NBN Co is now deploying infrastructure to three airports – Canberra, Melbourne and Sydney – and negotiating site access to a fourth in Brisbane as part of its work connecting up more complex premises to the network.
Executives told a senate estimates hearing on Tuesday night that domestic and international airports were among 100,000 premises where the build was so complex that works would continue after the completion of the “volume rollout” in mid-2020.
“We’re working on very complex premises at the moment,” chief network deployment officer Kathrine Dyer said.
“For example we’re constructing [the network] to Canberra Airport, Melbourne Airport and Sydney Airport.
“We’re still having negotiations with Brisbane Airport – we haven’t started construction on that airport.”
Dyer said that NBN Co was unable to use land access powers contained in federal telecommunications laws to complete the airport works.
“We very much need to work in collaboration with the airports to construct to those premises,” she said.
Dyer said that for any rollout work performed “beyond June, the intention is to have a construction plan and a date, so if something is not able to connect to the NBN there’ll be a reason for that with a construction plan of when they’ll be able to connect.”
CEO Stephen Rue said in his opening statement that around 4500 premises “in the heart of Parramatta” in Sydney’s west were roughly in the same boat, with work in the area subject to NBN Co securing an Aboriginal Heritage Impact Permit (AHIP).
The City of Parramatta council notes that its geographic area has “places and items that are important to the local Aboriginal community or Aboriginal people of NSW. These are places or objects that people have a connection to, both physically and spiritually.”
“We need to step through the required controls and approvals and adopt the correct culturally-sensitive approach to the design and construction of NBN infrastructure,” Rue said.
“We simply can’t complete the build before June. These are complex and sensitive sites and really can’t be rushed.”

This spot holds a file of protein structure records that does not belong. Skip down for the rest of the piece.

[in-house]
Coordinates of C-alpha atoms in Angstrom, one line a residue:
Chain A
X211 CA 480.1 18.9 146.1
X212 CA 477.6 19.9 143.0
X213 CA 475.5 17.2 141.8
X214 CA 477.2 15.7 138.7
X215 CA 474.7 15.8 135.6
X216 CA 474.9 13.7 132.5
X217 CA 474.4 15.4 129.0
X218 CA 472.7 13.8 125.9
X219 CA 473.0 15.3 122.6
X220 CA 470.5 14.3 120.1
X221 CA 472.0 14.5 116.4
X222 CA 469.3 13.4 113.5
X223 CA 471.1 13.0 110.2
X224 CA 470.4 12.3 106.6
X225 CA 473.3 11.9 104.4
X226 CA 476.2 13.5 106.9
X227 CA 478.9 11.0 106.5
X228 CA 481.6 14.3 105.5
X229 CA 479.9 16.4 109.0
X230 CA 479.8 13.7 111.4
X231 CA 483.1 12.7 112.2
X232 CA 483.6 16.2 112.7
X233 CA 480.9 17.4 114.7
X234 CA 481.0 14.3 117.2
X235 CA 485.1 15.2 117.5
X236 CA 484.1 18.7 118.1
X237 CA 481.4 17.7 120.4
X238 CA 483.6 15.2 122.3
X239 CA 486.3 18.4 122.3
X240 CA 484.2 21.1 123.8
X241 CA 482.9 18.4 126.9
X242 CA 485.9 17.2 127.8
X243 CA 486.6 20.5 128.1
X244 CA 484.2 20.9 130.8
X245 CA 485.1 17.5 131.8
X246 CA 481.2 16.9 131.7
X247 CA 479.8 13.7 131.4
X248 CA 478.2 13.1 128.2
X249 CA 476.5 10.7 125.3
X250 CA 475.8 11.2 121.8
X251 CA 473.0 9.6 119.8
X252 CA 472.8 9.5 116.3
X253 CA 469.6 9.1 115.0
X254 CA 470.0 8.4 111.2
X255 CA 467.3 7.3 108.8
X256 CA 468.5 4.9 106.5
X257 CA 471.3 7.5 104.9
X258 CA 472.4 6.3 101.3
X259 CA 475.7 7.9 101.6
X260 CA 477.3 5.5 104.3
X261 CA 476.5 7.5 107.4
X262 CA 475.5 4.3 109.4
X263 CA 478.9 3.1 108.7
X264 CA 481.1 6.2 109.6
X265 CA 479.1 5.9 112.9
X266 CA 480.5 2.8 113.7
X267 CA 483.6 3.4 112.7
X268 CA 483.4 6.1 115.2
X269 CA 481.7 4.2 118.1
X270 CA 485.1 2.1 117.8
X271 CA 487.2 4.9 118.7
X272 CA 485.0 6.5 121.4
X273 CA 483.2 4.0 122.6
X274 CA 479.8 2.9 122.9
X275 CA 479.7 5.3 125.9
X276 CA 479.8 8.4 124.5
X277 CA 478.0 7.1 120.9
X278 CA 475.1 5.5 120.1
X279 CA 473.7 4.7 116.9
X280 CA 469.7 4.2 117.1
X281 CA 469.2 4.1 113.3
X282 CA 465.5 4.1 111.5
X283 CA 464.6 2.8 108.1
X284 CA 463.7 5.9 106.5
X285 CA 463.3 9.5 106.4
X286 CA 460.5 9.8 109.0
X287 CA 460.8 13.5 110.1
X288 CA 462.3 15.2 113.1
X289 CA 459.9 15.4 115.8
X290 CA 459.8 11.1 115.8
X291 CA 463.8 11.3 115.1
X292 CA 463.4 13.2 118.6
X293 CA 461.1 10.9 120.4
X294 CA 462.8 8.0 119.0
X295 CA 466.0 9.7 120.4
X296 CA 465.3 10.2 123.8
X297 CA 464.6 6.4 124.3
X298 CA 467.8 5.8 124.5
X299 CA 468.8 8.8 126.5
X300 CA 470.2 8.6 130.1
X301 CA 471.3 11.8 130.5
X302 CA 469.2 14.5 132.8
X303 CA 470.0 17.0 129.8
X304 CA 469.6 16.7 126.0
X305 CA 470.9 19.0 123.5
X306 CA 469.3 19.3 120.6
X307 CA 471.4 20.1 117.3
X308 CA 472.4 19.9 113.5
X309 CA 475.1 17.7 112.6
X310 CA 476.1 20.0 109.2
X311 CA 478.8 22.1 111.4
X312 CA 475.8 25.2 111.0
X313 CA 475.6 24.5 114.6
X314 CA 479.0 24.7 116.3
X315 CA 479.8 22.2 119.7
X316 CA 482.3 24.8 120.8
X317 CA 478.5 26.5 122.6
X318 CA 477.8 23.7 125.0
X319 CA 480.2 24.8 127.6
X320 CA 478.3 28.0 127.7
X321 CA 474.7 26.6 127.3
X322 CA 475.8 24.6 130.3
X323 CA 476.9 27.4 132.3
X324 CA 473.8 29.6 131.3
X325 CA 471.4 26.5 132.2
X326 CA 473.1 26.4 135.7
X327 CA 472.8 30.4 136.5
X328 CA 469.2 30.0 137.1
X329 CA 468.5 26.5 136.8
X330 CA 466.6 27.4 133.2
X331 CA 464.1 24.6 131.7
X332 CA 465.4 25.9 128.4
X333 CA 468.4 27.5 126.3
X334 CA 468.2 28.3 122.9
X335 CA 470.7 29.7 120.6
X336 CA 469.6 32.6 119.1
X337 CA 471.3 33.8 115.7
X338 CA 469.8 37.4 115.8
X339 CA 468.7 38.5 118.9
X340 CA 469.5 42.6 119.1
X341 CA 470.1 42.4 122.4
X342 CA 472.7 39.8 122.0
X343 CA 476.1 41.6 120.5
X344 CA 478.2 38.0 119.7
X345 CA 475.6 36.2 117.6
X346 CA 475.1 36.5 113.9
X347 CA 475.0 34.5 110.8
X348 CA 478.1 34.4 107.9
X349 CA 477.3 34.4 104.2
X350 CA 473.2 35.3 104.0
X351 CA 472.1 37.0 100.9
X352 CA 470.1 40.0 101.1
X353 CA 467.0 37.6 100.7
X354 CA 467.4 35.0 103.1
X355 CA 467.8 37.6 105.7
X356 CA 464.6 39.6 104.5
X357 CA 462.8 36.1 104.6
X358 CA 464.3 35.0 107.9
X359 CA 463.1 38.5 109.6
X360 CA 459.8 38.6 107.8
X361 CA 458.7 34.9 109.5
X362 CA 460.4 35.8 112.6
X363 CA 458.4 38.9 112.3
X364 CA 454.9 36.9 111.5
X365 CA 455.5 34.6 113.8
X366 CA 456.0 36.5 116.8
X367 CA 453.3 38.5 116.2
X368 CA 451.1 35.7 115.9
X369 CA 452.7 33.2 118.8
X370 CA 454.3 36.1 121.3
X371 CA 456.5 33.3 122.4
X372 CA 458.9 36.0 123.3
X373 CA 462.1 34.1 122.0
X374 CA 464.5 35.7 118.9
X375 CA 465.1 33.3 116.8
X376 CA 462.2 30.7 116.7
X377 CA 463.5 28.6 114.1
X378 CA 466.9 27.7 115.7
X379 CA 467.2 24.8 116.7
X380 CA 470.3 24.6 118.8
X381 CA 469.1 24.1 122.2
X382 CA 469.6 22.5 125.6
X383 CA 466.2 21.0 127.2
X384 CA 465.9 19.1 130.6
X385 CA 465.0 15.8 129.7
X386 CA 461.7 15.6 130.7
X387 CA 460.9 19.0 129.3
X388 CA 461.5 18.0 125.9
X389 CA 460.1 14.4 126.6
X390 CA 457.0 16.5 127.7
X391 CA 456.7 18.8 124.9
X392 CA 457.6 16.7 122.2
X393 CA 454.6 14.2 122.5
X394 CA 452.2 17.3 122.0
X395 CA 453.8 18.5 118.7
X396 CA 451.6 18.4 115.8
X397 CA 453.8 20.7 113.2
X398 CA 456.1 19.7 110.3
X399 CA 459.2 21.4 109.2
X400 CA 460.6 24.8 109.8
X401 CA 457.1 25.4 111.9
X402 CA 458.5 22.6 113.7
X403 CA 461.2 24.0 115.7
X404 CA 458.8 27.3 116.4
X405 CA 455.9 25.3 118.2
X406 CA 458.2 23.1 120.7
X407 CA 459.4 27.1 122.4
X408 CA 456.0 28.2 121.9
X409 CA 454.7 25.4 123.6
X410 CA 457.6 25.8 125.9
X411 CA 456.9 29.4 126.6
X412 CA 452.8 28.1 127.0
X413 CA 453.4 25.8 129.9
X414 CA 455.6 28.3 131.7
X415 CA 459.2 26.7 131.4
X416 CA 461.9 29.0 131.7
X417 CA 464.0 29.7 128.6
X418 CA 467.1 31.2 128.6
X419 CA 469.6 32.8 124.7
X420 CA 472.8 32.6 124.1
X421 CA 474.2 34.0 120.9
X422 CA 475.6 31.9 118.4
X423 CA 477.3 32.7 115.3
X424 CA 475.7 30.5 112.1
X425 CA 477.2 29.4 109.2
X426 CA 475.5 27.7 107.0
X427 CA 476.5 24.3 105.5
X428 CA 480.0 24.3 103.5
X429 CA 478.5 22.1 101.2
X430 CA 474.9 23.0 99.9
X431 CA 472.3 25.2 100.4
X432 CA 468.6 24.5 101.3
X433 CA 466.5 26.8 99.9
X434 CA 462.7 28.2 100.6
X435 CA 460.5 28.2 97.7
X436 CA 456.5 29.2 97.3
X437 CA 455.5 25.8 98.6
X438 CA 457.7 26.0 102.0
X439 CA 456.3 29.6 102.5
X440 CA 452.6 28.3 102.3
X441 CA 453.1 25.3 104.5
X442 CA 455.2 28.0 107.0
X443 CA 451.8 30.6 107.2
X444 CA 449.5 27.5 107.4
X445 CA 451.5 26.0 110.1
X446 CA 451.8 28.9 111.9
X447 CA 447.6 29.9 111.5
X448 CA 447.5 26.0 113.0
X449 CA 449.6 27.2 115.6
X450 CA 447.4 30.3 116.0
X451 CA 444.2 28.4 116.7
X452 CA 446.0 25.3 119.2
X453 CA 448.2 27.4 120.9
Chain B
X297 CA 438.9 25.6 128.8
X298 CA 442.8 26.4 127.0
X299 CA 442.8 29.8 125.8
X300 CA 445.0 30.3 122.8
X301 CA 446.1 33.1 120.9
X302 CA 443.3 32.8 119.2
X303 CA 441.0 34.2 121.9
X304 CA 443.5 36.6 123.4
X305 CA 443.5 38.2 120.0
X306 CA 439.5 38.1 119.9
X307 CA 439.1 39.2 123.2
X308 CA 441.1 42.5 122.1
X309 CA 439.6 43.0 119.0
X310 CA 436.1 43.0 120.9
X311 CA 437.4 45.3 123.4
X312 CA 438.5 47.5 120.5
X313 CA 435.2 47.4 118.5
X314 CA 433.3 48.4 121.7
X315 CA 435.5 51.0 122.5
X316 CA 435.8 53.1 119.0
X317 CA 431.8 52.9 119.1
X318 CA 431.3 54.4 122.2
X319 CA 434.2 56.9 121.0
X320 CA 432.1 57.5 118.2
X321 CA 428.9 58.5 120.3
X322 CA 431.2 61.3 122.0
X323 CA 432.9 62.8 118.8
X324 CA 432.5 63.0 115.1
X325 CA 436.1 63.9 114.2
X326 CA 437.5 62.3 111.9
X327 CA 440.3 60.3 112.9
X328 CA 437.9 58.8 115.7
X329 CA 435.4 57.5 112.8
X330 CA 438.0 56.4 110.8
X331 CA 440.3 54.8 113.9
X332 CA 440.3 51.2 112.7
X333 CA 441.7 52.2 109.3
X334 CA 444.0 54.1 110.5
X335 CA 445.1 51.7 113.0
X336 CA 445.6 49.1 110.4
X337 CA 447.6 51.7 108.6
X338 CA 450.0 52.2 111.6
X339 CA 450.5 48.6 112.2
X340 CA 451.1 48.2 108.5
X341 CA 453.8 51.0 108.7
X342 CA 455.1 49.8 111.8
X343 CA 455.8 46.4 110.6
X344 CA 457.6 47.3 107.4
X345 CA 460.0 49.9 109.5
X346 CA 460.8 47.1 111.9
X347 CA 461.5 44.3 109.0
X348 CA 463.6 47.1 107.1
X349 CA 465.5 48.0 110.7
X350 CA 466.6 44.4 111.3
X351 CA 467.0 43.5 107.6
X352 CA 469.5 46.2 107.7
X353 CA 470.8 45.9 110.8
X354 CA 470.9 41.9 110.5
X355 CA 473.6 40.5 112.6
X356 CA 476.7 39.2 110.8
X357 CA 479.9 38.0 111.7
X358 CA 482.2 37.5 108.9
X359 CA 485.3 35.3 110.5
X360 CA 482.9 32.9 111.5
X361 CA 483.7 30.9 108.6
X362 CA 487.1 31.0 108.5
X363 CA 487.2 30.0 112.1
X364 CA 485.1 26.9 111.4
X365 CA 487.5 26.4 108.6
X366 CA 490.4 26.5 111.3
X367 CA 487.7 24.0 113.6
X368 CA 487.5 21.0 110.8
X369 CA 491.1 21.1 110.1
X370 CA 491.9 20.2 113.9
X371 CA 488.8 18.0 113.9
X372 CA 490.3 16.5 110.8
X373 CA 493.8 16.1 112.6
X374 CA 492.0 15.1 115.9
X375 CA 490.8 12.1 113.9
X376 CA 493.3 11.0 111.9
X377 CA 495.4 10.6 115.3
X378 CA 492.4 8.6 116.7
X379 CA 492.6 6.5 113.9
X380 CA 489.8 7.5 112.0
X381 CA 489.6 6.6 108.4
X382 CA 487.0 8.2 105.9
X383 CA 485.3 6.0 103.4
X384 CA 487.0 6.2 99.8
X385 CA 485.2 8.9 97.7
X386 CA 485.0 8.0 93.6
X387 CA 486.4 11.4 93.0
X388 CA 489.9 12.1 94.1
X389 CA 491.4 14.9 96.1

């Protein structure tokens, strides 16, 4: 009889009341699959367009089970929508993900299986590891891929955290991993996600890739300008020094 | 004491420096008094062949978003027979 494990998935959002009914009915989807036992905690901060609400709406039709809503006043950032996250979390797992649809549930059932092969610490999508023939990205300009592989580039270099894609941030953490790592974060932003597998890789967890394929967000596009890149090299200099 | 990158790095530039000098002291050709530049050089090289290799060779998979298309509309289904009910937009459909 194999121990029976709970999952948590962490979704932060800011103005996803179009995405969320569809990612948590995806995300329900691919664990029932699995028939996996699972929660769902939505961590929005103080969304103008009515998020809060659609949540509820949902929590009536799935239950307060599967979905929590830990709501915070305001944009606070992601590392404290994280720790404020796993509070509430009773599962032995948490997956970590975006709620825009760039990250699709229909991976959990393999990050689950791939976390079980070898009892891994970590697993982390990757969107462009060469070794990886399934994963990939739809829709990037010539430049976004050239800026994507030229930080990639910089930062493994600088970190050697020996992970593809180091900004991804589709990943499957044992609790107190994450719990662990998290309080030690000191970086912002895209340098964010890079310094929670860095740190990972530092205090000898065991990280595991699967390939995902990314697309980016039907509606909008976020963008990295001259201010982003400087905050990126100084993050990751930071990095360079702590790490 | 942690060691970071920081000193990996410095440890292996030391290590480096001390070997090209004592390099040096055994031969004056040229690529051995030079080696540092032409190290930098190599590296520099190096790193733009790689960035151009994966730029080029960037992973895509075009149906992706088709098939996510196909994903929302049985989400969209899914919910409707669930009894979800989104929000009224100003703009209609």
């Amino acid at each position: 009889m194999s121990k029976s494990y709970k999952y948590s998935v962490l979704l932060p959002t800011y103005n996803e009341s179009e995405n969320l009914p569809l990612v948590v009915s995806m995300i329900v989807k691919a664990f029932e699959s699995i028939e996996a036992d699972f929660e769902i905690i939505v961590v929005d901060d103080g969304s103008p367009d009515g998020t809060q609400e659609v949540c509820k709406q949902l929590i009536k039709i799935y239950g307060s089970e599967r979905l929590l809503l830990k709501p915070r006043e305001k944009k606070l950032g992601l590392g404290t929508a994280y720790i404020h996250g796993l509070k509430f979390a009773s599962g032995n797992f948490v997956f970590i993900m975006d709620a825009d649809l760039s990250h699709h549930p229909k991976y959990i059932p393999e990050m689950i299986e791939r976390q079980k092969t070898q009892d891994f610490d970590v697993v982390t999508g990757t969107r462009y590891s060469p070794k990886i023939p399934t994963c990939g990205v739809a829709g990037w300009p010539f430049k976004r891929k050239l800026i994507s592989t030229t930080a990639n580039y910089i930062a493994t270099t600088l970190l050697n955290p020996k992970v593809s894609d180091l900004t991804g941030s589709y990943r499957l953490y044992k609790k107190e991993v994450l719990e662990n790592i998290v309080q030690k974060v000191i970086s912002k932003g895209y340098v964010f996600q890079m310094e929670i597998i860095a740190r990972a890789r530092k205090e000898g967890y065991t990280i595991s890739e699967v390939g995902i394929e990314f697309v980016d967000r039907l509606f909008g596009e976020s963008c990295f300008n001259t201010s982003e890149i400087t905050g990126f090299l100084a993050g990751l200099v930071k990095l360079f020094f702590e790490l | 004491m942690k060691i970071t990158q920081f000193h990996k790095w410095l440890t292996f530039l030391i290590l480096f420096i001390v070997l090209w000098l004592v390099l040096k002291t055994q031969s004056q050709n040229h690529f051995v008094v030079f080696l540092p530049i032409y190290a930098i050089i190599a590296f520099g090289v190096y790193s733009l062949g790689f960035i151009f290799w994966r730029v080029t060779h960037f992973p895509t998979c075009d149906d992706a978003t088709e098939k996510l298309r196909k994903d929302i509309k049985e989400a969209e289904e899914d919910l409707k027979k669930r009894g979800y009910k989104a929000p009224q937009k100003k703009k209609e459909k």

Last night’s hearings were more animated than usual as NBN Co was quizzed on missed annual revenue and activation targets laid out in successive corporate plans.
The line of questioning led to political sparring between Labor and Coalition representatives.
Rue, however, said that individual “line item” misses were less important than whether or not the company would meet its overall objectives.
Additionally, he said, NBN Co had set aside several billion dollars in contingency funding that it could call upon to cover any missed projections.
“When you look at any long-range plan you’ve got to look at where you will be at the end of the project,” he said.
“There will be intermediary steps but it’s where you will be at the end of the project.”
Rue said that the project would land “within a [cost] range of $46-56 billion and with the volume part of the rollout completed by mid-2020.
“When you look at any individual line item over multiple years there’ll always be variations,” he said.
“When you lay out a long term plan a contingency is in place for things that move within year by year. “What’s actually important is where you end up.
“The way you must look at this is how much the build of NBN cost over a period of time and what’s the timeframe in which the build will be completed.
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